One of the best things about owning a burr grinder is the ease of making fresh, delicious coffee. With the press of a button or the flip of a switch, your home fills with the intoxicating aroma of ground coffee which you sniff blissfully in anticipation of a fresh, hot cup to come. Any disruption to this process can be jarring, stressful, even traumatic. The last thing anybody wants is a worrisome noise coming out of that grinder instead of coffee!

If you’ve experienced that dreadful low humming noise, you know what I’m describing – the grinder has clogged. Setting aside the disappointment of not brewing delicious coffee for a moment, you’ve likely asked yourself “why did this happen?” and more importantly, “how do I make sure it never happens again?”

I’m here to tell you exactly that.

What is a clog, and what causes it?

A clog occurs when a grinder’s discharge chute is compacted with coffee. I won’t dive into the nitty-gritty details of grinder anatomy (I did that already in this previous post) but the long-and-short of it is that coffee is ground by the burrs, and then needs to move out of the burr chamber and into a receptacle. That process almost always involves a small “hallway” through which ground coffee must pass (unless you own a Sette, that is). That hallway is probably where a clog will form – coffee only has one direction to move in there.

This compacted coffee is most often the result of an over-filled catch bin. Our grinders are designed for on-demand grinding, not bulk. If the hopper is filled with coffee and the machine runs continuously, eventually the bin fills to capacity and coffee is backed up into the discharge chute.

Another clog culprit is grinding frozen or refrigerated beans. Moisture on these beans from condensation will make for gummy grinding, which quickly clogs a grinder!

Speaking of gummy grinding – flavored coffees are often delicious but are also covered in sticky, sugary flavoring that often stops a grinder in its tracks.

Sometimes, a damaged part can cause this problem. It’s called the paddle wheel, and its job is pushing ground coffee out from the burr chamber. If this part is broken, coffee has a hard time moving through the system, and builds up as the grinder keeps going. A common cause for damage to this part is grinding rice to clean the burrs. This is a common idea about grinders, but is actually a pretty bad practice, because rice is denser than roasted coffee and makes for extra strain on the paddle wheel.

How do I remove a clog?

If your grinder is clogged, it needs to be cleaned out. Here’s the catch, though – a regular cleaning won’t do the trick! Brushing out the fine teeth of your burrs is great for your machine, but it won’t remove a clog since the obstruction is hidden inside the discharge chute. Because the grinder is compacted with coffee, it has to be physically cleared of the obstruction.

The brush that came with your grinder is the best tool for this. Specifically, the handle of the brush can be bent 45 degrees and used to push compacted coffee out of the discharge chute.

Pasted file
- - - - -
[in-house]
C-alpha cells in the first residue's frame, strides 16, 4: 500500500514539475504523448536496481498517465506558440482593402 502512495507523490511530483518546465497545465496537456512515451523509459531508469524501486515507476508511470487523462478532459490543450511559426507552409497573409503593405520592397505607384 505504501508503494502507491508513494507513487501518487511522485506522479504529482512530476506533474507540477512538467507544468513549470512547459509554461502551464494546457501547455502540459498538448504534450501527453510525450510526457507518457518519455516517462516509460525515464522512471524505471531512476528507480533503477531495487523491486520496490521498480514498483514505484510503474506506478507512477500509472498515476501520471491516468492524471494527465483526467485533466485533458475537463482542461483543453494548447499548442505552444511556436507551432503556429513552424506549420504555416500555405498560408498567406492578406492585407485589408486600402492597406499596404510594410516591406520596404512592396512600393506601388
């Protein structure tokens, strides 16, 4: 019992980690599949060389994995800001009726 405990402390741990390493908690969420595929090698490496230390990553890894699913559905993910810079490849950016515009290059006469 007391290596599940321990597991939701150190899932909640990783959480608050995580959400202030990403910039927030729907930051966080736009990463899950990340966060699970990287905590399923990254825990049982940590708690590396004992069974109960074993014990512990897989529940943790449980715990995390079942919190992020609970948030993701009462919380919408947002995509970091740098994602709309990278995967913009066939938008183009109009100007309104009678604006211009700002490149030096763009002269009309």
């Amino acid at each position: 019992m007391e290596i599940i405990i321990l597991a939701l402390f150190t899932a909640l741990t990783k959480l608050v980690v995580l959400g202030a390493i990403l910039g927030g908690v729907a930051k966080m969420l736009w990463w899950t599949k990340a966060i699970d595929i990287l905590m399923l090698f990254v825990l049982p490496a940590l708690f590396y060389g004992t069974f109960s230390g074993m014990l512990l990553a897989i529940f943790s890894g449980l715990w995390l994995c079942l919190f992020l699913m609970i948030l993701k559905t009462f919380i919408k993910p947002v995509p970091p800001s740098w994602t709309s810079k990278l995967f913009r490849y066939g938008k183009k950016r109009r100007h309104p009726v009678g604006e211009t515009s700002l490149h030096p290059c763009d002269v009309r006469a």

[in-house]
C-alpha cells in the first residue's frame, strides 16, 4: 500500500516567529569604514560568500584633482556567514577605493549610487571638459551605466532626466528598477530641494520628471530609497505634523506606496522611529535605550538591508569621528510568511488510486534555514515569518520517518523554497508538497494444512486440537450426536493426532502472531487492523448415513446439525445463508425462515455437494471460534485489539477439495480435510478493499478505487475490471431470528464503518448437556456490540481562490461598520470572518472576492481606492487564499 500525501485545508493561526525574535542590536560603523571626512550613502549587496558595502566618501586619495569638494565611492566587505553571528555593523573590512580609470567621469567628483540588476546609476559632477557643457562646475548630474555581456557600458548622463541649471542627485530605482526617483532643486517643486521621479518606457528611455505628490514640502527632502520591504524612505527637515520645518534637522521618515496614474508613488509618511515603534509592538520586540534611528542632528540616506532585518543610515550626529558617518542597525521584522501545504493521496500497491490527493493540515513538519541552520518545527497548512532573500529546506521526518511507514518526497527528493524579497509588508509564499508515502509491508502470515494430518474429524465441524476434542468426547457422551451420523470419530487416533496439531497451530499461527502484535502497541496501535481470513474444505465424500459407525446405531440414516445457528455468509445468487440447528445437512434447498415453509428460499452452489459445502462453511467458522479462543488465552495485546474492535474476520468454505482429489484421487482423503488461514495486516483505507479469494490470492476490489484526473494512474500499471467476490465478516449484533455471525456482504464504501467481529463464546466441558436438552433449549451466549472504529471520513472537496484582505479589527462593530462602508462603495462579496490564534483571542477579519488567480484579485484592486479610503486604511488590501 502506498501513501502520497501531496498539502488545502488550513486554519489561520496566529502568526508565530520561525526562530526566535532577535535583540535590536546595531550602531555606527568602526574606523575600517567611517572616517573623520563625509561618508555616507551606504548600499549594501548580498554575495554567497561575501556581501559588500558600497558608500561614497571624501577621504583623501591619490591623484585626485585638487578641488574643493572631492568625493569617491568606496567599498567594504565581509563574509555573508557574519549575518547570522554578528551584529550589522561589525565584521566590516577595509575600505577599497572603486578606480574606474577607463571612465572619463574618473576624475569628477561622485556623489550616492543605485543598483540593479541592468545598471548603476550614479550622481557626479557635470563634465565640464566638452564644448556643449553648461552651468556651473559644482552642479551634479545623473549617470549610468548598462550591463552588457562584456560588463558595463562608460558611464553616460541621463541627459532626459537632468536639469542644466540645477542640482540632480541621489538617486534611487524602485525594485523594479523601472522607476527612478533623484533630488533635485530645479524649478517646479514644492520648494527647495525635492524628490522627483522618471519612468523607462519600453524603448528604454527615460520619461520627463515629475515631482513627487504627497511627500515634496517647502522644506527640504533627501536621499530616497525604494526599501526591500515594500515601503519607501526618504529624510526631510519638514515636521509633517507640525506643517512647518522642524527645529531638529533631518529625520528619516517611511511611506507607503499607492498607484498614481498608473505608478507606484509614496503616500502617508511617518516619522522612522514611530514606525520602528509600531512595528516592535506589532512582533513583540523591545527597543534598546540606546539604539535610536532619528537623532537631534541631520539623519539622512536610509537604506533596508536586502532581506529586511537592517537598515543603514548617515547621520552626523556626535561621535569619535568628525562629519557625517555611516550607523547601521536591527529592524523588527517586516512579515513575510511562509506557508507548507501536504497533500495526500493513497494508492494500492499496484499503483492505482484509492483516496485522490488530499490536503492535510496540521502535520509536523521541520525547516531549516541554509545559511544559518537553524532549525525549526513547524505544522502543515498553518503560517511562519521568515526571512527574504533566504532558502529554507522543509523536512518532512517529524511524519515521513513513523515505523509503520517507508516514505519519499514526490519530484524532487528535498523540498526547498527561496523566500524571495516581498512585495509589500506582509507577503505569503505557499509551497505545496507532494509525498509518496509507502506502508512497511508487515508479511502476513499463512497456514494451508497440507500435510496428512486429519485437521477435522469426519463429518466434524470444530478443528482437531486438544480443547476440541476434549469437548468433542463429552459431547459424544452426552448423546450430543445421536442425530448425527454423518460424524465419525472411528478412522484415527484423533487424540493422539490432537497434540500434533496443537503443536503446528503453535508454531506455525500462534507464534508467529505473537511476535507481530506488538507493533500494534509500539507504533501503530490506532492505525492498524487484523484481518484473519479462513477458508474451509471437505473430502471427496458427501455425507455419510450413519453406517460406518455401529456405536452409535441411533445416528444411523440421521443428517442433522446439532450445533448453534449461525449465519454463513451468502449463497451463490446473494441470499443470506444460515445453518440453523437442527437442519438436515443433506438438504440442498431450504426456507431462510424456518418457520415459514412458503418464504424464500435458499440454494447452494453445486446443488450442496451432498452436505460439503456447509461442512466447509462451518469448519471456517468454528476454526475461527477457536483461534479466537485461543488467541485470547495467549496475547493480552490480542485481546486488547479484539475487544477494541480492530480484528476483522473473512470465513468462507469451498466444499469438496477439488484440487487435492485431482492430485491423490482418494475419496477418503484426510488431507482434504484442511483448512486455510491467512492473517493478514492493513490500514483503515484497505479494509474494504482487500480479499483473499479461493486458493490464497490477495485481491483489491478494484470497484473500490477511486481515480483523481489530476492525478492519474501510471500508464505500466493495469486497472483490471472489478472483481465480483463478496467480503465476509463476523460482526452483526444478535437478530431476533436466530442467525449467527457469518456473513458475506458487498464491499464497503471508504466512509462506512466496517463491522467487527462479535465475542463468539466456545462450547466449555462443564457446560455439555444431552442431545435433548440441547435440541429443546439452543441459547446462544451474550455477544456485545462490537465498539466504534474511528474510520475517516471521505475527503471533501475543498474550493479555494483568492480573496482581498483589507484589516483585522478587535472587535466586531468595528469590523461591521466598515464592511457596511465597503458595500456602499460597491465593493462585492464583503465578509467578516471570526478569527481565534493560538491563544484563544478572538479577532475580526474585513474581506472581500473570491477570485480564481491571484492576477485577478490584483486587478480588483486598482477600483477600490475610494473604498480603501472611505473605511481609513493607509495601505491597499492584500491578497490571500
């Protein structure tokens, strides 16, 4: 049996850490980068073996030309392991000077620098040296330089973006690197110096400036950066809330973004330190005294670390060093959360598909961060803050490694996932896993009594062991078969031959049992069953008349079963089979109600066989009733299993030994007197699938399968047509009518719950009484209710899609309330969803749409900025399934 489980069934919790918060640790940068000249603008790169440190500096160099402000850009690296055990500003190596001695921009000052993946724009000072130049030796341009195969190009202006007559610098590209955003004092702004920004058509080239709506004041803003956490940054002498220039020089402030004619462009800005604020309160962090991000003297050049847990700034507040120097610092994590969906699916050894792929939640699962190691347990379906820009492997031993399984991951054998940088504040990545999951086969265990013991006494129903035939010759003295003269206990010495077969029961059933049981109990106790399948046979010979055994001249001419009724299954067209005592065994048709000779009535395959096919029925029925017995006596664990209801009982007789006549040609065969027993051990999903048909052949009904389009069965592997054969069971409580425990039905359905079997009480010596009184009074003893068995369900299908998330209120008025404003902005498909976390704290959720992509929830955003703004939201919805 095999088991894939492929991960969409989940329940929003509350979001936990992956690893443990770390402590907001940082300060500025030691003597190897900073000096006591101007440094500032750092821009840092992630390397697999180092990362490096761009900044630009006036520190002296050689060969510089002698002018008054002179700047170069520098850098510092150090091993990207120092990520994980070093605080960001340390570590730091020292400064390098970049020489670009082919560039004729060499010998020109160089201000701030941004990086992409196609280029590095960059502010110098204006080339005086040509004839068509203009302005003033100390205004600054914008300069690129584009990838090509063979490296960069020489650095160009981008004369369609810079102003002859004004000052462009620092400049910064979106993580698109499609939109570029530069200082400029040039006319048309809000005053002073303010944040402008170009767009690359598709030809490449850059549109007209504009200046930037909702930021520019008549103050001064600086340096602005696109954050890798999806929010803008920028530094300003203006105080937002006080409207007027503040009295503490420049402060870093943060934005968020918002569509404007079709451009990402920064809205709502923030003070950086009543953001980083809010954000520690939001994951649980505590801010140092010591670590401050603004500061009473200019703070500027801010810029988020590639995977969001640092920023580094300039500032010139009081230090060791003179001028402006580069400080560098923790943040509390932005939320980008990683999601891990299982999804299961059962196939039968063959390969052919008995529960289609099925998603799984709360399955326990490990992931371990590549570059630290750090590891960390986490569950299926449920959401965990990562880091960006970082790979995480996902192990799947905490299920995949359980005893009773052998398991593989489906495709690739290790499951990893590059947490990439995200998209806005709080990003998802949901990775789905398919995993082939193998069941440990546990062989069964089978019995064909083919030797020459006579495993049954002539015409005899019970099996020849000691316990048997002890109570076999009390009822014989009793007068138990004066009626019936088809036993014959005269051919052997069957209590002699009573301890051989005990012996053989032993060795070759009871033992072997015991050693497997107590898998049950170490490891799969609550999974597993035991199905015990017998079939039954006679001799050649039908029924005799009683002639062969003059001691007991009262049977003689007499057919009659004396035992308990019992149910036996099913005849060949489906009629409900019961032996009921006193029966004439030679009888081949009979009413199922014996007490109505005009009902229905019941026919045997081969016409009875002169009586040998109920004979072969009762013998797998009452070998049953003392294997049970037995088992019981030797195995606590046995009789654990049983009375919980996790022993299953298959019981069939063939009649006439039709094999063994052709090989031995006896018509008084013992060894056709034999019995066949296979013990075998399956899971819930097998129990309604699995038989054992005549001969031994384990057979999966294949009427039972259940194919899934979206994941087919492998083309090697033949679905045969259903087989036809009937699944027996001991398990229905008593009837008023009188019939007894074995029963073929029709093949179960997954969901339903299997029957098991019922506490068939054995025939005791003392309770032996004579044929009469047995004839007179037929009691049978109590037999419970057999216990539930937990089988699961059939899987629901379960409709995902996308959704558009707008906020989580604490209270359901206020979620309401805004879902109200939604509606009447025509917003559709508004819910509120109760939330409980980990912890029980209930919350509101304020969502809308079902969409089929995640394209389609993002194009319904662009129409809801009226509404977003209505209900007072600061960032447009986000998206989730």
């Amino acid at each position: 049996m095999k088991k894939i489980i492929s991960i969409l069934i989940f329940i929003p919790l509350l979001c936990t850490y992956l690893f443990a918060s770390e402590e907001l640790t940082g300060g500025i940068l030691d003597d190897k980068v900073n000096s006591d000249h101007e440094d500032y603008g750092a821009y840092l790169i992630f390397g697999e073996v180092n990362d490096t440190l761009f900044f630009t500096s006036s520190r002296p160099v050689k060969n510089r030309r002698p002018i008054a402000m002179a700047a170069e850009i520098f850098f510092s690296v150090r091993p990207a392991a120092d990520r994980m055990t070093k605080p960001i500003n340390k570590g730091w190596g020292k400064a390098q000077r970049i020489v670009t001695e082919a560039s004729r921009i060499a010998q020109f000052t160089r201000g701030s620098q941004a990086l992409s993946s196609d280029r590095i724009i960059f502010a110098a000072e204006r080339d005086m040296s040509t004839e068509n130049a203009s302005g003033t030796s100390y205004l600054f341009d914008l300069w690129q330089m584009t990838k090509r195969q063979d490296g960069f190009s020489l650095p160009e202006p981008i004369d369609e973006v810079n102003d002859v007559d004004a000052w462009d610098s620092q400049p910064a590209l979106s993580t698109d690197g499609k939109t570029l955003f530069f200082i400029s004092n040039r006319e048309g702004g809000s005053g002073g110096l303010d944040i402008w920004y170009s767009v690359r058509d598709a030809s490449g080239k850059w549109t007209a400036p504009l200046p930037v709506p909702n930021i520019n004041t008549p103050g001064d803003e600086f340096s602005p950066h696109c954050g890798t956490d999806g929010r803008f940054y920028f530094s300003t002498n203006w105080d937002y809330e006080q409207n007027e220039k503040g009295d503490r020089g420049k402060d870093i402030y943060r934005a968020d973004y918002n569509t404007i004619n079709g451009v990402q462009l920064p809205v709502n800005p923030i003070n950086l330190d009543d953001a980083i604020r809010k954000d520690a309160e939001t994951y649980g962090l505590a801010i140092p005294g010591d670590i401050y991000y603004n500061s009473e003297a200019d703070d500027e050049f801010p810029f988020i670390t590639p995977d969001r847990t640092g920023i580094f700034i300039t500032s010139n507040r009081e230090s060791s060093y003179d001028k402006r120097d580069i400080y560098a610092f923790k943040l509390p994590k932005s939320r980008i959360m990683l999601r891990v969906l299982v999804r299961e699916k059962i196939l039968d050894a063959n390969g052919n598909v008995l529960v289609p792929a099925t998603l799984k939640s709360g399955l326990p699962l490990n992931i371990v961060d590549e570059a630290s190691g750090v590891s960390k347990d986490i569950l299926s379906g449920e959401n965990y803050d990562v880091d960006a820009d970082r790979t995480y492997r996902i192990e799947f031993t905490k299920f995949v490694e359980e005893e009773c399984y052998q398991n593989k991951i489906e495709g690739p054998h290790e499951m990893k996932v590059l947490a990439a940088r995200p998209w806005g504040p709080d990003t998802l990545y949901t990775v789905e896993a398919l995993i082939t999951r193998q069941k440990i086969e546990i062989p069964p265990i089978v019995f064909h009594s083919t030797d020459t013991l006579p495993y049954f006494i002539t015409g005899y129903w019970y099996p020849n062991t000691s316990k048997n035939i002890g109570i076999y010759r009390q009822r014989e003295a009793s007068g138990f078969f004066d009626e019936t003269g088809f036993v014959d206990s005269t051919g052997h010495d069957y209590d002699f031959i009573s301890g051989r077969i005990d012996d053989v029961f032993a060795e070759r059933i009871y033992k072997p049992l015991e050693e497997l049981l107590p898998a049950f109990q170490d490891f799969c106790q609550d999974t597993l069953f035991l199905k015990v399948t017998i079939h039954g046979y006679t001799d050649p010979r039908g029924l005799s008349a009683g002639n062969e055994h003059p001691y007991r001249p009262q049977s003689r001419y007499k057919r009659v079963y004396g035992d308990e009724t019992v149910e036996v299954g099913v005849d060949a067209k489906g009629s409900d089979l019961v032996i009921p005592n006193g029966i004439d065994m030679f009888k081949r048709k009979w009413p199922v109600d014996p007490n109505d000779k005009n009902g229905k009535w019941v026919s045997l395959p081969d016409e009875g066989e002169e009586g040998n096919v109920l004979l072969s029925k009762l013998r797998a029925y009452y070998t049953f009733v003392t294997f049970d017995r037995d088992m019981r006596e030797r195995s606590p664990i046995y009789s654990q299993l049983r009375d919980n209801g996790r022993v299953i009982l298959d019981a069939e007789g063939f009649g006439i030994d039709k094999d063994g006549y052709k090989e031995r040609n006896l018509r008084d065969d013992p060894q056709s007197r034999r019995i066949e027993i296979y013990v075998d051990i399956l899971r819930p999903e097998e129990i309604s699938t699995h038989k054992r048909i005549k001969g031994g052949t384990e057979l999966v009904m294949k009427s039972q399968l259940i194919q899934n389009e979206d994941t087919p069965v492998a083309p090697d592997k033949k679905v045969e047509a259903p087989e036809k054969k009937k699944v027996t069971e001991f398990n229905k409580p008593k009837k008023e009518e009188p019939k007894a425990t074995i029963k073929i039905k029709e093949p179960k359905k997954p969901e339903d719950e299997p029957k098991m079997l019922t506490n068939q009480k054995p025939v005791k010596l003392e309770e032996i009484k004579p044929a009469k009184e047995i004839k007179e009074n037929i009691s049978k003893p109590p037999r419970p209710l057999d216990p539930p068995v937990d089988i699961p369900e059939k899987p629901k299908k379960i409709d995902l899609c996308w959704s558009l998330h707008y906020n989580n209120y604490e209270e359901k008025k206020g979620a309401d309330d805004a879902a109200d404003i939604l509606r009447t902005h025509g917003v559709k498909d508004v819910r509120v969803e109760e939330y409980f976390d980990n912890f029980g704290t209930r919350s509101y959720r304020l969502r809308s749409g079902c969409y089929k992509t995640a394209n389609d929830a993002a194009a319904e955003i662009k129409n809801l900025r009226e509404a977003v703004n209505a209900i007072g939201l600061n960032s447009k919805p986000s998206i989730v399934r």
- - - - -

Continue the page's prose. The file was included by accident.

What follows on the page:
This might seem a little confusing, so we made a video specifically about this process.

If you don’t have that brush anymore, don’t worry! Any stiff, narrow poking tool will do. A small hex wrench (like you get from IKEA) is another great tool for fixing this problem.

How do I avoid a clog?

Avoiding a clog is actually fairly simple: don’t grind too much coffee at once. Our grinders are intended for grinding just enough coffee for your next cup or pot, which is great for freshness and avoids over-filling the grounds bin! Our Encore and Virtuoso grinders have fill lines on their bins which make it easier for you to see how much coffee has been ground – and when it’s time to stop.

It can sometimes be tempting to take coffee that’s already ground and send it through the machine again to grind even finer. While eliminating waste is great, this practice will pretty quickly cause a clog. These grinders are designed specifically for whole coffee beans.

Also, avoid keeping your beans in the fridge or freezer. Proper coffee storage can have a big effect on freshness and flavor. An airtight container, away from direct sunlight, and kept at room temperature is ideal for storing your beans.

Speaking of freshness, we also recommend buying smaller quantities of coffee at a time. Although that big bag at Costco is a great deal, if it takes months to grind all of that coffee, you’ll end up grinding coffee that’s gone stale. Stale coffee can become softer, or less brittle, than fresh beans, and a burr grinder will have a harder time breaking it down. Not only does fresh coffee taste better, but it’s better for your grinder too! Most roasters offer 12oz or 1lb bags of beans, and we wholeheartedly recommend buying in that quantity for best results in your grinder and in your cup.

With just a little care and consideration when using your burr grinder, you can avoid the hassle of a clog. That way, nothing will stand between you and that fresh cup in the morning!